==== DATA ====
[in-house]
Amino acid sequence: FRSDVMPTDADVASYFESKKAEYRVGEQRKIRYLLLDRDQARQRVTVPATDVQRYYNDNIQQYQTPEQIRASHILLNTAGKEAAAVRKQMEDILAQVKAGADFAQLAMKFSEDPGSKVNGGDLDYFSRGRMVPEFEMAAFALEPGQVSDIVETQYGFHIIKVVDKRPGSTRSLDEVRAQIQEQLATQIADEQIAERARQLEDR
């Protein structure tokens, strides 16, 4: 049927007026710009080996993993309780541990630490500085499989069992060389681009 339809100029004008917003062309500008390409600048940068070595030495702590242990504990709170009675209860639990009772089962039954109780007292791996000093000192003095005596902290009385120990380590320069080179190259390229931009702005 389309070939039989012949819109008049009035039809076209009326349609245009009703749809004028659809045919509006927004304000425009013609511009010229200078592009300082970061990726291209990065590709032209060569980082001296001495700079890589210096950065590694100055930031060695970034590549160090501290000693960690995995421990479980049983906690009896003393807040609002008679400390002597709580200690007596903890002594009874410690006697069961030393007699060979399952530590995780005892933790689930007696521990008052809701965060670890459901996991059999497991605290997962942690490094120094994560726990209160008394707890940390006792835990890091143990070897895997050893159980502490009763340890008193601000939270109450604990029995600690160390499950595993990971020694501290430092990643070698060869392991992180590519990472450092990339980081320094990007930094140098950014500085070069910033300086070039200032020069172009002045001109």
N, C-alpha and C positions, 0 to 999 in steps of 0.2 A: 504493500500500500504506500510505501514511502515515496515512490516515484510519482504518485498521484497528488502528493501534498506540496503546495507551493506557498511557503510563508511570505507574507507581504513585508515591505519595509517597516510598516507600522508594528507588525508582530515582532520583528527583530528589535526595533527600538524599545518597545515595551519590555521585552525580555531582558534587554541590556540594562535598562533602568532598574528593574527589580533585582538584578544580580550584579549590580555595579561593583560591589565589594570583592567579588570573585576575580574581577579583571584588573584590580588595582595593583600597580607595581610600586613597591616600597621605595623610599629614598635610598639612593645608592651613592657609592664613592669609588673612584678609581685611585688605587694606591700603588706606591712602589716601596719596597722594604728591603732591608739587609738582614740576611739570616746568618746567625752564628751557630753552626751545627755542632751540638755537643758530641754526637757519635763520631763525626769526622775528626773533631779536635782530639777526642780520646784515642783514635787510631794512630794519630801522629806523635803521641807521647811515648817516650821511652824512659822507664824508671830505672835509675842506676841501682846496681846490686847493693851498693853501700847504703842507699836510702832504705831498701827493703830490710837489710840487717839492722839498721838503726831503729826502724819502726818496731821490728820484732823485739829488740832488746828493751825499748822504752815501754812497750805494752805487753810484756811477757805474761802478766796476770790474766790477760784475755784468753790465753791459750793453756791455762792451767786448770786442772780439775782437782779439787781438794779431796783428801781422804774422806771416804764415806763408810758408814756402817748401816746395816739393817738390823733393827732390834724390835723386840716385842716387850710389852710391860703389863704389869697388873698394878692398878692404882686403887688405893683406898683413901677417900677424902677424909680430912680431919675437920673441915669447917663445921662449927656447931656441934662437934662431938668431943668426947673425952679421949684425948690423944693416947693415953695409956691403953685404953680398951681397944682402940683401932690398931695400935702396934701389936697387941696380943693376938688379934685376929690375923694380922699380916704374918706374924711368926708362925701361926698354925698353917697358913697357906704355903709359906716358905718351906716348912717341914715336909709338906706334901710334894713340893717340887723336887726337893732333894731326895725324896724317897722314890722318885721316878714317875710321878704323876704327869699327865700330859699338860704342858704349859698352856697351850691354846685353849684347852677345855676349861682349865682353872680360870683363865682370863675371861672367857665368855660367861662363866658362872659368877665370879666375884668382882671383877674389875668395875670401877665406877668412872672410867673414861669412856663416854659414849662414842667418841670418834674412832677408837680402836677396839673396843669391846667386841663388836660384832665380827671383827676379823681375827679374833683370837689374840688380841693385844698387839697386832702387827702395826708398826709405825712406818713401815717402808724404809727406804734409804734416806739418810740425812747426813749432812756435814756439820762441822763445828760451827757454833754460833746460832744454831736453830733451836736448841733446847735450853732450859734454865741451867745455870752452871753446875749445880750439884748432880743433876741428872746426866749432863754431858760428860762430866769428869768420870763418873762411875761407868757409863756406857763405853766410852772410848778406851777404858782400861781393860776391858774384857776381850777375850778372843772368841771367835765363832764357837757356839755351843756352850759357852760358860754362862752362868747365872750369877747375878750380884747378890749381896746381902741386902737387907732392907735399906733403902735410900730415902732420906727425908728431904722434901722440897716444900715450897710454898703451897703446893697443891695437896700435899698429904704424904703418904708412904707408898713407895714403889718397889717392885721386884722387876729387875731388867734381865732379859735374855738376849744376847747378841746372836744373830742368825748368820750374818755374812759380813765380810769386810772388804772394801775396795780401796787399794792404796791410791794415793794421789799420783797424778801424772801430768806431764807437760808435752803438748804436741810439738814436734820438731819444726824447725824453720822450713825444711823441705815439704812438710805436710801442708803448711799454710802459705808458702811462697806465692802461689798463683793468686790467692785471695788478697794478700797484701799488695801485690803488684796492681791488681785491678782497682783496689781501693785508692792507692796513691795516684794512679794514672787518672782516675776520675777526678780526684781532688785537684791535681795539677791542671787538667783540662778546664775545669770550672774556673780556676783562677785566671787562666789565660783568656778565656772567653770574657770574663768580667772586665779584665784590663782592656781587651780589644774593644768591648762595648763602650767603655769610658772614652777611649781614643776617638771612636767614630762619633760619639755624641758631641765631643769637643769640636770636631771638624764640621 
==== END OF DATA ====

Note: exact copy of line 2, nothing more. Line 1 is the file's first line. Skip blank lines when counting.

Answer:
Amino acid sequence: FRSDVMPTDADVASYFESKKAEYRVGEQRKIRYLLLDRDQARQRVTVPATDVQRYYNDNIQQYQTPEQIRASHILLNTAGKEAAAVRKQMEDILAQVKAGADFAQLAMKFSEDPGSKVNGGDLDYFSRGRMVPEFEMAAFALEPGQVSDIVETQYGFHIIKVVDKRPGSTRSLDEVRAQIQEQLATQIADEQIAERARQLEDR